Manitoba aboriginal kindred with original cerebro-oculo-facio-skeletal syndrome has a mutation in the Cockayne syndrome group B (CSB) gene

Lisiane B. Meira, John M. Graham, Cheryl R. Greenberg, David B. Busch, Ana T B Doughty, Deborah W. Ziffer, Donna M. Coleman, Isabelle Savre-Train, Errol C. Friedberg

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Abstract

Cerebro-oculo-facio-skeletal (COFS) syndrome is a rapidly progressive neurological disorder leading to brain atrophy with calcification, cataracts, microcornea, optic atrophy, progressive joint contractures, and growth failure. Cockayne syndrome (CS) is a recessively inherited neurodegenerative disorder characterized by low-to-normal birth weight; growth failure; brain dysmyelination with calcium deposits; cutaneous photosensitivity; pigmentary retinopathy, cataracts, or both; and sensorineural hearing loss. CS cells are hypersensitive to UV radiation because of impaired nucleotide excision repair of UV radiation-induced damage in actively transcribed DNA. The abnormalities in CS are associated with mutations in the CSA or CSB genes. In this report, we present evidence that two probands related to the Manitoba Aboriginal population group within which COFS syndrome was originally reported have cellular phenotypes indistinguishable from those in CS cells. The identical mutation was detected in the CSB gene from both children with COFS syndrome and in both parents of one of the patients. This mutation was also detected in three other patients with COFS syndrome from the Manitoba Aboriginal population group. These results suggest that CS and COFS syndrome share a common pathogenesis.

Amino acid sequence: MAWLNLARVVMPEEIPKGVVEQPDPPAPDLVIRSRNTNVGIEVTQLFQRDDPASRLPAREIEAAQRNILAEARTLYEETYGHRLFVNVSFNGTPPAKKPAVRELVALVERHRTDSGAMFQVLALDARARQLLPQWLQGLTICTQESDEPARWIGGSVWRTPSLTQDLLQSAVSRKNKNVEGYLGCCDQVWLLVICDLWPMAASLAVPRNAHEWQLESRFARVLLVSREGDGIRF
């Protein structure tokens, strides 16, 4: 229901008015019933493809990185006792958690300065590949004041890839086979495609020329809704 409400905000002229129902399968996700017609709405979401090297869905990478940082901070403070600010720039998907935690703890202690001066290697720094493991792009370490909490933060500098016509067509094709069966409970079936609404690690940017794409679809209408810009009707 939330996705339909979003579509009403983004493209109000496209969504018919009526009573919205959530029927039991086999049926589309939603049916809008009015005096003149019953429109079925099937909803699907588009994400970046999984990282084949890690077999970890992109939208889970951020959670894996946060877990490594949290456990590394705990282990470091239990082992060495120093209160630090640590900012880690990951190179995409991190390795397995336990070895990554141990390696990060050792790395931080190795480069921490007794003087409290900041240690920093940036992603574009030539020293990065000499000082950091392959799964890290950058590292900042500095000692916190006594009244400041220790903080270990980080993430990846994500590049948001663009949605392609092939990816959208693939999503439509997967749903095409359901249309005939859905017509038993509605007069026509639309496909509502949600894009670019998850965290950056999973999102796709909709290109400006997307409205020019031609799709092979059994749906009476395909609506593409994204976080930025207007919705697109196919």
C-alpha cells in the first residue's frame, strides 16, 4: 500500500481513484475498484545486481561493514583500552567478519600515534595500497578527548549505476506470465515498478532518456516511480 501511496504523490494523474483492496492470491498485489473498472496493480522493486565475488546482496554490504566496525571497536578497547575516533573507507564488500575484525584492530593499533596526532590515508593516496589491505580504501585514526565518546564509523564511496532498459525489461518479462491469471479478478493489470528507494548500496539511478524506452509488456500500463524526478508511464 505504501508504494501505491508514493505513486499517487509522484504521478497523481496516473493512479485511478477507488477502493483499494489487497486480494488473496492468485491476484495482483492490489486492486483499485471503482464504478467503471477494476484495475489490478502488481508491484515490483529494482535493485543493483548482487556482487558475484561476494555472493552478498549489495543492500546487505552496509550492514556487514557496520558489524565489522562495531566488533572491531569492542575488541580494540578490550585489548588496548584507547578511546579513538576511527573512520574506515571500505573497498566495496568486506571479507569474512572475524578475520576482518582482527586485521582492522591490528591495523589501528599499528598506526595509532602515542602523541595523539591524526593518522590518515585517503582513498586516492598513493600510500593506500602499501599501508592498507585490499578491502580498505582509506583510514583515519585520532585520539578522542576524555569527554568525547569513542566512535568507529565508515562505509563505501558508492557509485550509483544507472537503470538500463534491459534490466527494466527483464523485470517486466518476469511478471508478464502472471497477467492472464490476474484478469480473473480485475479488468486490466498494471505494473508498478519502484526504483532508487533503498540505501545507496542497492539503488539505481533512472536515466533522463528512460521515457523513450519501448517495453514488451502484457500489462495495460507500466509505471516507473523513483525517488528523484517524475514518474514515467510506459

Original languageEnglish (US)
Pages (from-to)1221-1228
Number of pages8
JournalAmerican Journal of Human Genetics
Volume66
Issue number4
DOIs
StatePublished - Jan 1 2000

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ASJC Scopus subject areas

  • Genetics
  • Genetics(clinical)

Cite this

Meira, L. B., Graham, J. M., Greenberg, C. R., Busch, D. B., Doughty, A. T. B., Ziffer, D. W., Coleman, D. M., Savre-Train, I., & Friedberg, E. C. (2000). Manitoba aboriginal kindred with original cerebro-oculo-facio-skeletal syndrome has a mutation in the Cockayne syndrome group B (CSB) gene. American Journal of Human Genetics, 66(4), 1221-1228. https://doi.org/10.1086/302867